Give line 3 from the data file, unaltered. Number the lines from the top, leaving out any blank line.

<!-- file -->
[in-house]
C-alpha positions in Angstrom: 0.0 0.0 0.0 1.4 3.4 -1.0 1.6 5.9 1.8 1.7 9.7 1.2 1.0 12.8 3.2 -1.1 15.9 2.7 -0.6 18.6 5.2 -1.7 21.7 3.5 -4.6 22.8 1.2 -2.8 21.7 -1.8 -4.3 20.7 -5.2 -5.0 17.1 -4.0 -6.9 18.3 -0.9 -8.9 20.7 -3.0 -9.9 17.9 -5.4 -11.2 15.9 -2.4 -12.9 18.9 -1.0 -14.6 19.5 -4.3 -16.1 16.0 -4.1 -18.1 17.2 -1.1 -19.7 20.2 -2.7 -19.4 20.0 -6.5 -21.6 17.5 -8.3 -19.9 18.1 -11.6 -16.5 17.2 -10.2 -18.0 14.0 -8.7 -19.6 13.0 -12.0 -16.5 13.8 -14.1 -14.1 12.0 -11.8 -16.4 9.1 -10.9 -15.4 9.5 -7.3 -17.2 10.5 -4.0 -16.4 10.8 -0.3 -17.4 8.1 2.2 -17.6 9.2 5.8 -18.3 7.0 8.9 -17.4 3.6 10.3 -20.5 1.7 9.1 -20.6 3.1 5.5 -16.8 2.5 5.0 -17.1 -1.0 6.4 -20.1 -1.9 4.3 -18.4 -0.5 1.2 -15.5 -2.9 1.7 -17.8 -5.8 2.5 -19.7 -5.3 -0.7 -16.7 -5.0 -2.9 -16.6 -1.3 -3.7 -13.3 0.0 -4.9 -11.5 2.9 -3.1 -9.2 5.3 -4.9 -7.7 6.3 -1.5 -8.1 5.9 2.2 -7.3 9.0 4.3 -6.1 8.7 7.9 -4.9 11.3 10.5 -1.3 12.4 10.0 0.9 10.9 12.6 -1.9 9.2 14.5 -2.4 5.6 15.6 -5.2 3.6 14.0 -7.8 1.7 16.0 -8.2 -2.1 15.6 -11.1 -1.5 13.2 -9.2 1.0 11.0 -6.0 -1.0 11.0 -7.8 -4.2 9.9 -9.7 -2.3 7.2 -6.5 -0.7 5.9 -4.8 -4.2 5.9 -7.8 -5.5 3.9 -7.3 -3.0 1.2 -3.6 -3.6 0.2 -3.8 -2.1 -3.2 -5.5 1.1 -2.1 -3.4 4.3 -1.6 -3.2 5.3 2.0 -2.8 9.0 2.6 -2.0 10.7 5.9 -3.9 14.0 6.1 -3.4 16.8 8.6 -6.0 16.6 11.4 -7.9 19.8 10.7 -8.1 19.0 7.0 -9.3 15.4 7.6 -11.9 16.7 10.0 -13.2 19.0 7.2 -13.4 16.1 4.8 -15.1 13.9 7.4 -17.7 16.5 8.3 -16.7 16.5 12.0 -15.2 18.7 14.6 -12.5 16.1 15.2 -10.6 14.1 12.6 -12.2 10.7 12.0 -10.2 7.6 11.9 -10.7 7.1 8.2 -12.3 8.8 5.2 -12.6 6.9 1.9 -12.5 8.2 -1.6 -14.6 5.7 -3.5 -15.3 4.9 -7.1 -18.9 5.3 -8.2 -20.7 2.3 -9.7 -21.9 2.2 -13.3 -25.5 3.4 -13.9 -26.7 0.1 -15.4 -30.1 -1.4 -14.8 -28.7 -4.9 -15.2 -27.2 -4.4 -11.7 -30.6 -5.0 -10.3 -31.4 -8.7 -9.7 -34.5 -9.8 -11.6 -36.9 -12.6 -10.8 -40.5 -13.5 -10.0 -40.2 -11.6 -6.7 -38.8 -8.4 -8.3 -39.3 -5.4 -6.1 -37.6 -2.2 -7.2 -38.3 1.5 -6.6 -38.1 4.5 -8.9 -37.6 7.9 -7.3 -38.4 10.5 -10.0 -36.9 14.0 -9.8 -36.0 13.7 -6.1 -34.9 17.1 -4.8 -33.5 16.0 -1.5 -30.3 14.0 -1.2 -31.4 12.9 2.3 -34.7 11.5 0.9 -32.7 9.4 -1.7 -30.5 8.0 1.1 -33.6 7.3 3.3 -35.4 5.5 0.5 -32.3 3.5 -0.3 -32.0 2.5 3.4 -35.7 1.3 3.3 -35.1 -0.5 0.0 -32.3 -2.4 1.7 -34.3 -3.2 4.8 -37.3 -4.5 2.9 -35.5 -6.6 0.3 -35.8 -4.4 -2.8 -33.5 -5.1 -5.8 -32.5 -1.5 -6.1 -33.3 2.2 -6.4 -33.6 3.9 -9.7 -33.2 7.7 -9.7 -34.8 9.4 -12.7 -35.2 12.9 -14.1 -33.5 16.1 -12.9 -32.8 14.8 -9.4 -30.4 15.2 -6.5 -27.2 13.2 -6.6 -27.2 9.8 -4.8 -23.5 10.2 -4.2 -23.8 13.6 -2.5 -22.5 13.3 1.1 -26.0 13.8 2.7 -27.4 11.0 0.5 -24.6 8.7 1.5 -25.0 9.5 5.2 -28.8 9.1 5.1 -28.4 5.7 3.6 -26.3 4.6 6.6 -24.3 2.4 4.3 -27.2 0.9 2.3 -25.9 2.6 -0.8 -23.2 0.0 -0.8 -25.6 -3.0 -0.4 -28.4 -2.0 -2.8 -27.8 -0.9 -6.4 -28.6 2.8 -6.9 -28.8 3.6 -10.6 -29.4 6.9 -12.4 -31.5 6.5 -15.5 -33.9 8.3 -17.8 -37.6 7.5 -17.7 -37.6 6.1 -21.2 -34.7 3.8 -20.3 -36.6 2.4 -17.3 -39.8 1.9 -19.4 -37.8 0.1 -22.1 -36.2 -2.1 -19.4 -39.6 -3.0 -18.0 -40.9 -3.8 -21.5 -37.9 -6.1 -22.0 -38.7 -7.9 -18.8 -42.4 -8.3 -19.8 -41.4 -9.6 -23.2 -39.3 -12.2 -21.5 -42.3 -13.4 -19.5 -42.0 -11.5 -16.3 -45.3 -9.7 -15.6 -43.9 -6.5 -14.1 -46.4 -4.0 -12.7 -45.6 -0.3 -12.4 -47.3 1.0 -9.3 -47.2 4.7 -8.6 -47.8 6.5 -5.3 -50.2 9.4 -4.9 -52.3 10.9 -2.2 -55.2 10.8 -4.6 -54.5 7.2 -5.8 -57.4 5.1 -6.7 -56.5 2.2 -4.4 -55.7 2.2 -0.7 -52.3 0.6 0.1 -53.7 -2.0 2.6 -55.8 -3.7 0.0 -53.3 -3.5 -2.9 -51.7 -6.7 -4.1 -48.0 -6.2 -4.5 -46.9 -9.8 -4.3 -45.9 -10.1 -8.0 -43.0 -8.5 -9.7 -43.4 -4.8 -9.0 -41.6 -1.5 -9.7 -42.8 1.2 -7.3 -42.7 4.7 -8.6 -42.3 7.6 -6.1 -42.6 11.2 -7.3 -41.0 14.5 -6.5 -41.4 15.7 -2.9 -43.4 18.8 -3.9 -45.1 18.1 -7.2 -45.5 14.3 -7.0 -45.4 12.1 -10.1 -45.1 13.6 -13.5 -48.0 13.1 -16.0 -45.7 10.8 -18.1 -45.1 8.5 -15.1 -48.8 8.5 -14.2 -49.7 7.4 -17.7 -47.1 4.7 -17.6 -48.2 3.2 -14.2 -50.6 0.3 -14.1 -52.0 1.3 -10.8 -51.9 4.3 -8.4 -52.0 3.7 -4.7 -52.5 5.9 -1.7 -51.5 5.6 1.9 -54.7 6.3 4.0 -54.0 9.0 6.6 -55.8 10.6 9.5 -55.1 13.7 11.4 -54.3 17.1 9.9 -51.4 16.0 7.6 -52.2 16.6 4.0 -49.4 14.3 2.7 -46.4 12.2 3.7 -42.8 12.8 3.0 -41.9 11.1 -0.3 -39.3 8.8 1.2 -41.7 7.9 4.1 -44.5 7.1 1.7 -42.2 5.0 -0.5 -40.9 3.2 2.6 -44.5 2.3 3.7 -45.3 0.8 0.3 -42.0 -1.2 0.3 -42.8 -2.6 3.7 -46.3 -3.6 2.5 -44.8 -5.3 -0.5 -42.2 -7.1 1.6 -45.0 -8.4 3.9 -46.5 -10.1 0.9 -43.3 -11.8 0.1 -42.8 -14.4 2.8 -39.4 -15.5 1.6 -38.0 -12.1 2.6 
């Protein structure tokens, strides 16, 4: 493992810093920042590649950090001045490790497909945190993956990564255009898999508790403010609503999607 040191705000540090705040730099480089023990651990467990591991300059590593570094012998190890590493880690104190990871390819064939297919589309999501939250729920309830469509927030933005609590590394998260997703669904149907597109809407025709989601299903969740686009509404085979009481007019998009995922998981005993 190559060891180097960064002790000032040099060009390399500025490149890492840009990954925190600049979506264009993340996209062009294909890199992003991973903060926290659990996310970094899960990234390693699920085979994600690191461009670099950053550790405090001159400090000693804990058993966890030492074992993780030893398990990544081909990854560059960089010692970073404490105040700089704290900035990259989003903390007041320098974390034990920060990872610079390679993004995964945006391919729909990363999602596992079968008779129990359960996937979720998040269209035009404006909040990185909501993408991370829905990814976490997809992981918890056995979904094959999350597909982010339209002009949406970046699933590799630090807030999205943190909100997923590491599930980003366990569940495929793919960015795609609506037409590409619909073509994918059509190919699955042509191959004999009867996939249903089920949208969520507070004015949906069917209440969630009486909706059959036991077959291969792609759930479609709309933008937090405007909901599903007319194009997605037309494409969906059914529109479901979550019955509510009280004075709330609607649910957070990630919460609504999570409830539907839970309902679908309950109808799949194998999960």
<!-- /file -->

């Protein structure tokens, strides 16, 4: 493992810093920042590649950090001045490790497909945190993956990564255009898999508790403010609503999607 040191705000540090705040730099480089023990651990467990591991300059590593570094012998190890590493880690104190990871390819064939297919589309999501939250729920309830469509927030933005609590590394998260997703669904149907597109809407025709989601299903969740686009509404085979009481007019998009995922998981005993 190559060891180097960064002790000032040099060009390399500025490149890492840009990954925190600049979506264009993340996209062009294909890199992003991973903060926290659990996310970094899960990234390693699920085979994600690191461009670099950053550790405090001159400090000693804990058993966890030492074992993780030893398990990544081909990854560059960089010692970073404490105040700089704290900035990259989003903390007041320098974390034990920060990872610079390679993004995964945006391919729909990363999602596992079968008779129990359960996937979720998040269209035009404006909040990185909501993408991370829905990814976490997809992981918890056995979904094959999350597909982010339209002009949406970046699933590799630090807030999205943190909100997923590491599930980003366990569940495929793919960015795609609506037409590409619909073509994918059509190919699955042509191959004999009867996939249903089920949208969520507070004015949906069917209440969630009486909706059959036991077959291969792609759930479609709309933008937090405007909901599903007319194009997605037309494409969906059914529109479901979550019955509510009280004075709330609607649910957070990630919460609504999570409830539907839970309902679908309950109808799949194998999960």